Several books suggest that President Trump is a cult leader. Really?
Some people have accused supporters of President Trump of having selective inattention, suggesting that even when he does the opposite of what he promised or what his statements claim, they say they support him wholeheartedly. Several scholars, journalists, and Republicans, too, have likened this behavior with that of cult members (but see here).
For example, Steven Hassan (2019), former Moonie cult member and now cult deprogrammer, wrote the book The Cult of Trump. He uses the titled focus to discuss cult membership generally, suggesting that there may be around 5,000 cults in the United States, from political or religious ones to sexual, educational, and even psychotherapeutic ones.
What are characteristics of cults?
Cults are totalist groups (Lifton, 2014) that control their members’ minds and behavior in ways that seem voluntary. Some point to Hitler as a cult leader. Hannah Arendt, in The Origins of Totalitarianism (1951), discussed the societal characteristics of totalitarianism, which include a personality cult of the leader. She apprehended how the totalitarian regimes of both Hitler and Stalin, supported by personality cults, were based in the citizenry’s loneliness, a sense of not belonging—which she identified as one of the most desperate experiences a person faces.
- U.S. citizens may be among the loneliest in the world (e.g., Cacioppo & Patrick, 2008) and it is only getting worse, according to sociological studies showing that more people have fewer confidants (the modal response was “none” in the most recent study, down from “3” three decades ago). Also see here and here.
- In contrast, Jon Young describes the lifestyle of the San Bushmen, who represent our most ancestral society (over 150,000 years old; Suzman, 2017), as highly connected, all day long having the whole band (about 25 people on average) as confidants.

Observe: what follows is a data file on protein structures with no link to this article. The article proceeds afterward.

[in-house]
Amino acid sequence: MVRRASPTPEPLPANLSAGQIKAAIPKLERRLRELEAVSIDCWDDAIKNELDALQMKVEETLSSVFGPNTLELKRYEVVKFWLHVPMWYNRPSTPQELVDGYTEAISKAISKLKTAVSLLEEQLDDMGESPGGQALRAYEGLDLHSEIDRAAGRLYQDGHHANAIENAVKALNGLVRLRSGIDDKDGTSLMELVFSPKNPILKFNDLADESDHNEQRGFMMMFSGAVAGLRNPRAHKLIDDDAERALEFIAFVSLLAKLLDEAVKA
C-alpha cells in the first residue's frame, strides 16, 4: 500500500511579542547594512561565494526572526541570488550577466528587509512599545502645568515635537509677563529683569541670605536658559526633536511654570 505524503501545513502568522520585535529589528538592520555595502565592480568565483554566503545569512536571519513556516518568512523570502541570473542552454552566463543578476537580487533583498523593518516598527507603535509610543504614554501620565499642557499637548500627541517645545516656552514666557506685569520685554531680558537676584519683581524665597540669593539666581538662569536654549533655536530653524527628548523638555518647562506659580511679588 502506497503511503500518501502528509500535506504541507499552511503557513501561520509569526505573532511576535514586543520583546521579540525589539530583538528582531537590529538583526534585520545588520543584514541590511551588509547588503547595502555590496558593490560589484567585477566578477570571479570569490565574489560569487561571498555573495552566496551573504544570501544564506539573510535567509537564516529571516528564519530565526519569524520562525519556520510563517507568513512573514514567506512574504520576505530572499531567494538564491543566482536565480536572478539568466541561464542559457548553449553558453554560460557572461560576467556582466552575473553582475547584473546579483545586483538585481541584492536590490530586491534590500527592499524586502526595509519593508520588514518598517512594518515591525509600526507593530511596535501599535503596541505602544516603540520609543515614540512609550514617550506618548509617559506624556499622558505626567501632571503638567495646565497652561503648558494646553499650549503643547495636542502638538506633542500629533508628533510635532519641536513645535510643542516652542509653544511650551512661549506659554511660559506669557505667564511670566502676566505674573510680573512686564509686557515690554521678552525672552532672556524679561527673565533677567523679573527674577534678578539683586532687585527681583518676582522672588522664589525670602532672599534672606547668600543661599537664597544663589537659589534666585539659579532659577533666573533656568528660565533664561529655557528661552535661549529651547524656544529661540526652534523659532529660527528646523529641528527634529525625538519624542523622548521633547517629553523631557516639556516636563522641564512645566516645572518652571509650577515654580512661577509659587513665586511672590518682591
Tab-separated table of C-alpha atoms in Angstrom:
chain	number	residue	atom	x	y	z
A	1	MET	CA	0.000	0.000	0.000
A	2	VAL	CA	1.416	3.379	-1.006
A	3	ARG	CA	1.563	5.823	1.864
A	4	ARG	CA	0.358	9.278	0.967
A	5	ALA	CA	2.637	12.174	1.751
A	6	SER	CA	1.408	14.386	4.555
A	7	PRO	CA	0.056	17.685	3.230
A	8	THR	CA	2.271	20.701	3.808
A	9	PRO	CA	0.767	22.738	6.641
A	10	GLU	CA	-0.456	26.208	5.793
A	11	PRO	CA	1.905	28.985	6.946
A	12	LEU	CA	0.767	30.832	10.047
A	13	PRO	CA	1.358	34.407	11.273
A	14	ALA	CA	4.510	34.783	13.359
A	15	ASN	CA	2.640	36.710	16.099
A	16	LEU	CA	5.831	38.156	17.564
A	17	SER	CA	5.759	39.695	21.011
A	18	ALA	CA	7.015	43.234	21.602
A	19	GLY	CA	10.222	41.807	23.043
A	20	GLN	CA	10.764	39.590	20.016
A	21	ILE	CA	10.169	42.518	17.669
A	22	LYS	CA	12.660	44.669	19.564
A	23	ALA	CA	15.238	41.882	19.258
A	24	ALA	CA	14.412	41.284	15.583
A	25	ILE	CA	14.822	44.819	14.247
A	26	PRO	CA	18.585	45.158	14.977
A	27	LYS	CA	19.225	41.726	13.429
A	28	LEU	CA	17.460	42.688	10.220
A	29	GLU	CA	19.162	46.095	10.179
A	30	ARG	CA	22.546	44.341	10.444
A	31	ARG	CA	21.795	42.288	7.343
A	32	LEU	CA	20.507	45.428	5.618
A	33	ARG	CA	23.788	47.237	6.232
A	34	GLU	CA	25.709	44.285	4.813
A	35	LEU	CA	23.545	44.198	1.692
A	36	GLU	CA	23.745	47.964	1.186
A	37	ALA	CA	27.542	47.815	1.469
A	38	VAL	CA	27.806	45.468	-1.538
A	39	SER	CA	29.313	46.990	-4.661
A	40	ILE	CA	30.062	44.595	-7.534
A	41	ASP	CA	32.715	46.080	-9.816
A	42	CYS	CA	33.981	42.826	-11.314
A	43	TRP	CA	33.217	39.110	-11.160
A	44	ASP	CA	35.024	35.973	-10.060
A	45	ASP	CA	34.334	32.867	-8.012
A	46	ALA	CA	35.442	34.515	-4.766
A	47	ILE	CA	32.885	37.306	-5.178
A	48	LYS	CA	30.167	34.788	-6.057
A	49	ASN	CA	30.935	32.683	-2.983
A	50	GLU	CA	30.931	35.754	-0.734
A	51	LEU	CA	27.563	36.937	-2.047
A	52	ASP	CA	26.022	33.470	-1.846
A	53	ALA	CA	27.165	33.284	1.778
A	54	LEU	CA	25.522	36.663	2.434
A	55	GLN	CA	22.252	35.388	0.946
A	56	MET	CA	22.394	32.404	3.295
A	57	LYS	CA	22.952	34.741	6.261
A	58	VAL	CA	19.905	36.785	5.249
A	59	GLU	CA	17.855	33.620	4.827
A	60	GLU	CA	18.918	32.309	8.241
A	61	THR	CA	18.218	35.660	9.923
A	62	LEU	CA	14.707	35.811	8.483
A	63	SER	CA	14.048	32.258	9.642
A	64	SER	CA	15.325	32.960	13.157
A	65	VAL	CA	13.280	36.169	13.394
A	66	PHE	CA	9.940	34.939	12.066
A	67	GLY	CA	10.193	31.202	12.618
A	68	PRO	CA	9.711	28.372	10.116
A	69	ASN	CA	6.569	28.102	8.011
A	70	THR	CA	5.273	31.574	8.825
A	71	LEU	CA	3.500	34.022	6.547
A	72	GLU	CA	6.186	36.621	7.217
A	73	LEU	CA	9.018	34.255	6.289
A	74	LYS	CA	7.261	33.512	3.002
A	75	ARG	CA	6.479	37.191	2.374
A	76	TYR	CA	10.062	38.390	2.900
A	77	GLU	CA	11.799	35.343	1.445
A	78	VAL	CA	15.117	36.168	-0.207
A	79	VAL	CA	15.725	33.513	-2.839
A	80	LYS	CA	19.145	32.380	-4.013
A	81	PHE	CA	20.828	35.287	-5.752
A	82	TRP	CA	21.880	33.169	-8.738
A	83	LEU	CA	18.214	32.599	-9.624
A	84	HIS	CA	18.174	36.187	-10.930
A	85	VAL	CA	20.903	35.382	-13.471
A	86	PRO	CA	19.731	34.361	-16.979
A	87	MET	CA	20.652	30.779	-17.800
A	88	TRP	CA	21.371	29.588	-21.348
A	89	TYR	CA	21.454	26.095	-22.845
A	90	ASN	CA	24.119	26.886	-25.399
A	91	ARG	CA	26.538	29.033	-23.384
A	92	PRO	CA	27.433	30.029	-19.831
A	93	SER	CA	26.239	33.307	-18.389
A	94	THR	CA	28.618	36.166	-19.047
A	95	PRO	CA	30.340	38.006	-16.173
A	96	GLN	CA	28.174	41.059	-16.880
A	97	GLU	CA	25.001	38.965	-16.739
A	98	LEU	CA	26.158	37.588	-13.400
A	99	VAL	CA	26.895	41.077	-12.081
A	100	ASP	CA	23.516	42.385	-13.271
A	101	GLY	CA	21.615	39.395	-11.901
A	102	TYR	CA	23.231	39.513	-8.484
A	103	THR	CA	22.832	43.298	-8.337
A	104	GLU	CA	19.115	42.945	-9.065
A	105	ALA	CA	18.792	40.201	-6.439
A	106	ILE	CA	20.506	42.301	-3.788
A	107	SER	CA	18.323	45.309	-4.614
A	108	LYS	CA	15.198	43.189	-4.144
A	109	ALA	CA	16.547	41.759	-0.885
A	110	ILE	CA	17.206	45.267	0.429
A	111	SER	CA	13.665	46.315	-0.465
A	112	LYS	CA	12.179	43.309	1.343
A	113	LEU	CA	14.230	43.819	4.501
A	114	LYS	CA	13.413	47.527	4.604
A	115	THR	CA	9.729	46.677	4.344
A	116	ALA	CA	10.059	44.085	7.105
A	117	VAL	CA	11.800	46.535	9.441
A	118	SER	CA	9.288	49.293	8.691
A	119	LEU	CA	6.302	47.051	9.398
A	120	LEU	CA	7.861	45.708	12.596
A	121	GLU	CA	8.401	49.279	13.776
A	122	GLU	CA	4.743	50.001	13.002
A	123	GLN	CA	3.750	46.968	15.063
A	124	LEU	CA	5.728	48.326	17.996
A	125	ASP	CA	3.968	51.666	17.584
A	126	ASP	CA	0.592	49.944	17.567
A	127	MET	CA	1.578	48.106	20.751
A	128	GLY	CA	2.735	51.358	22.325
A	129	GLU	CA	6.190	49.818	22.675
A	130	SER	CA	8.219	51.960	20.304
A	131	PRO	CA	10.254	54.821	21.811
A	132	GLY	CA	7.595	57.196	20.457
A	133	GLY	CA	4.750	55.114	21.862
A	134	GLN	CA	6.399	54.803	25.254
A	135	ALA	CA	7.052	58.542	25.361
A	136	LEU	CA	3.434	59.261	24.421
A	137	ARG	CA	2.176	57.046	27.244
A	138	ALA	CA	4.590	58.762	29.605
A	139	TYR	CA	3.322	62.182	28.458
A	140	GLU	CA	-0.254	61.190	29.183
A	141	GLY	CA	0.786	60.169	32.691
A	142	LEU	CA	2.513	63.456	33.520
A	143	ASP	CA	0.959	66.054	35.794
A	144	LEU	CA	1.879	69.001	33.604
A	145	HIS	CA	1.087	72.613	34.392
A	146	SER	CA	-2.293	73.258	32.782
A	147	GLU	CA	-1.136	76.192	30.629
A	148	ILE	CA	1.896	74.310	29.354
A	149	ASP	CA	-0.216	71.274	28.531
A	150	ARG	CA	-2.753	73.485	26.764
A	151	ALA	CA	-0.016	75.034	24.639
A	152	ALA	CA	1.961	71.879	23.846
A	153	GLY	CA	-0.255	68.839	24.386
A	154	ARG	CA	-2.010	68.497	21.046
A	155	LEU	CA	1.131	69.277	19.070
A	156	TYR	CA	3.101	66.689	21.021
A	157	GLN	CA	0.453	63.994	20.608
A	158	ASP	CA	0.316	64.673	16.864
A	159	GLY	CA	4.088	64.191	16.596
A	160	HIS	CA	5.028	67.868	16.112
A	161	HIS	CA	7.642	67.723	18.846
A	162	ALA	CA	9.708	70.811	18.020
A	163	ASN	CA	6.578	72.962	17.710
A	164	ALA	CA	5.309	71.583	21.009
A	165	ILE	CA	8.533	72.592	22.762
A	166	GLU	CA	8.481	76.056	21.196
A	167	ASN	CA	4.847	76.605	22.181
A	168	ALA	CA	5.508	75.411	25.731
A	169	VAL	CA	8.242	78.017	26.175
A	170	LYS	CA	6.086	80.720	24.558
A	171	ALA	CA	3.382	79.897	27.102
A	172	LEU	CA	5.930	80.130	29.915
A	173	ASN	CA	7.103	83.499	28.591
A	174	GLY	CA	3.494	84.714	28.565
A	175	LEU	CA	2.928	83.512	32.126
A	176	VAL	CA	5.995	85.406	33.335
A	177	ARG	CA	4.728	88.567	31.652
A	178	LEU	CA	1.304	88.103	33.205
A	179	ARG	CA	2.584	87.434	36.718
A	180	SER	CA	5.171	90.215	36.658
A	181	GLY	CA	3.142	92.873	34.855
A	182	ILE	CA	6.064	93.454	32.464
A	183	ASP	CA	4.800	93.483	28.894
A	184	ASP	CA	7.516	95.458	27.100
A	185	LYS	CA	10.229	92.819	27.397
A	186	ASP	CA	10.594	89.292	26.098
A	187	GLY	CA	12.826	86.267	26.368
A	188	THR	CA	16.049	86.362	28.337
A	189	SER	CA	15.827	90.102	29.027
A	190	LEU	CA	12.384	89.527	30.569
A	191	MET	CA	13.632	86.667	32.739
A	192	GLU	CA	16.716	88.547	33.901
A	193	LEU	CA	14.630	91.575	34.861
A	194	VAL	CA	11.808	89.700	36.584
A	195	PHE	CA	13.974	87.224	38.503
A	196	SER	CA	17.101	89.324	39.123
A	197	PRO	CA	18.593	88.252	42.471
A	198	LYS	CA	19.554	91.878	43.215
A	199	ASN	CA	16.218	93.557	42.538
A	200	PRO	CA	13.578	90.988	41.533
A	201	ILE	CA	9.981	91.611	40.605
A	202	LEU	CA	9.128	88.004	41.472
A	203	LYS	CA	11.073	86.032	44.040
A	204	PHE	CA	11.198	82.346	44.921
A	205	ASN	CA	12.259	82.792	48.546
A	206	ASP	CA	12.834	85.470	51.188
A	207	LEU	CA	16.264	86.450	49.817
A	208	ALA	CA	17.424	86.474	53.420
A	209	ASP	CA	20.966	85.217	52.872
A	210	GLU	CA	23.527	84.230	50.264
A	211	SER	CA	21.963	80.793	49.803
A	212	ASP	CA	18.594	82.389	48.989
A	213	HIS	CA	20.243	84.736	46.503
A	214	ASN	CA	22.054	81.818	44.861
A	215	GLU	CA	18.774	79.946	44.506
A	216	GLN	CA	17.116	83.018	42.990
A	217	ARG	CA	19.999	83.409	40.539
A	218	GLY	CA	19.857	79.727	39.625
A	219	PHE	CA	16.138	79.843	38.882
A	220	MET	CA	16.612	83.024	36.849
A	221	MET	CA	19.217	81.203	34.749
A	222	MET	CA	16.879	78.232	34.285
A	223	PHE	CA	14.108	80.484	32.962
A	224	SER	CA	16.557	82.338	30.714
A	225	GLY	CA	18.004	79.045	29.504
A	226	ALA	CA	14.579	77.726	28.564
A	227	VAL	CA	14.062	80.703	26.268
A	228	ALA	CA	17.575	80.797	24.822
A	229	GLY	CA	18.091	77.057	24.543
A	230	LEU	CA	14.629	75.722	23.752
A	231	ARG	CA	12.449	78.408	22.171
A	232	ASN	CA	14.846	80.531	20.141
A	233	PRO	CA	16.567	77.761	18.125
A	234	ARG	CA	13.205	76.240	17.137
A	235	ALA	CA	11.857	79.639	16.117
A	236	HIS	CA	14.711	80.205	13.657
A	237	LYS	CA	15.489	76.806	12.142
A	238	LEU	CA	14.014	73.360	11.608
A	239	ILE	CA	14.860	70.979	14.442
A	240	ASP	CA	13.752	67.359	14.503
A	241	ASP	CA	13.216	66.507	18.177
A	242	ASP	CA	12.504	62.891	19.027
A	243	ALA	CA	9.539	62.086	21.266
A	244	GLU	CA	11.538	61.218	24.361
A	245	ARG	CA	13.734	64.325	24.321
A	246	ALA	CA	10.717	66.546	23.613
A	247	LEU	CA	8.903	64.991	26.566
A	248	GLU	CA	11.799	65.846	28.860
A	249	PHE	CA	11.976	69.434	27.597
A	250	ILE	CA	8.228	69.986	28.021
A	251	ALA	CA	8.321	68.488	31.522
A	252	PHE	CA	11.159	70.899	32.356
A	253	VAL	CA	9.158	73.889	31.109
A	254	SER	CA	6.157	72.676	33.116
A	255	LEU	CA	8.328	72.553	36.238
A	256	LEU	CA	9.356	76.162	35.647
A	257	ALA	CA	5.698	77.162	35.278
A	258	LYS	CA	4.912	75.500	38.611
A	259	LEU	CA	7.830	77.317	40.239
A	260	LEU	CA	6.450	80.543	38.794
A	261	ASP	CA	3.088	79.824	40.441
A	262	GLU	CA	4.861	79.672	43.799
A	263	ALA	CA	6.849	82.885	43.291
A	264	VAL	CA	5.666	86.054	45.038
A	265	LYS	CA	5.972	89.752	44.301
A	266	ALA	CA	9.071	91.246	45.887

- For the last 50 years or so, the U.S. has seen reduced social connection. U.S. culture and pressures on both parents to work and to leave behind extended families have led to many babies and young children spending much of early life in daycare settings, where it is more difficult to receive full support for basic needs (our evolved nest). One child care worker at an excellent group-based care setting recently told me that 2-year-old children were dropped off at 7:30 a.m. and stayed until 5:30 p.m.
According to Alexandra Stein, scholars studying cults and related structures agree that there are at least four aspects to growing cult members. These are usually studied within the cult landscape, but it seems likely that the American landscape itself also contributes.
(1) Isolate victims from their prior connections.
A person who grew up with relatively few deep interpersonal connections, and consequently with few social skills, will already be isolated and have little to lose from joining an extremist group.
According to my transdisciplinary understanding of human development, we have broken the continuum of connection that individuals would feel in species-normal childraising environments. Instead, we create routine feelings of separation distress, establishing stress reactivity and feelings of loneliness through isolation. A sense of insecurity and lack of self-confidence is embedded in personality (Narvaez, 2014, 2018).
(2) Destabilize their identities.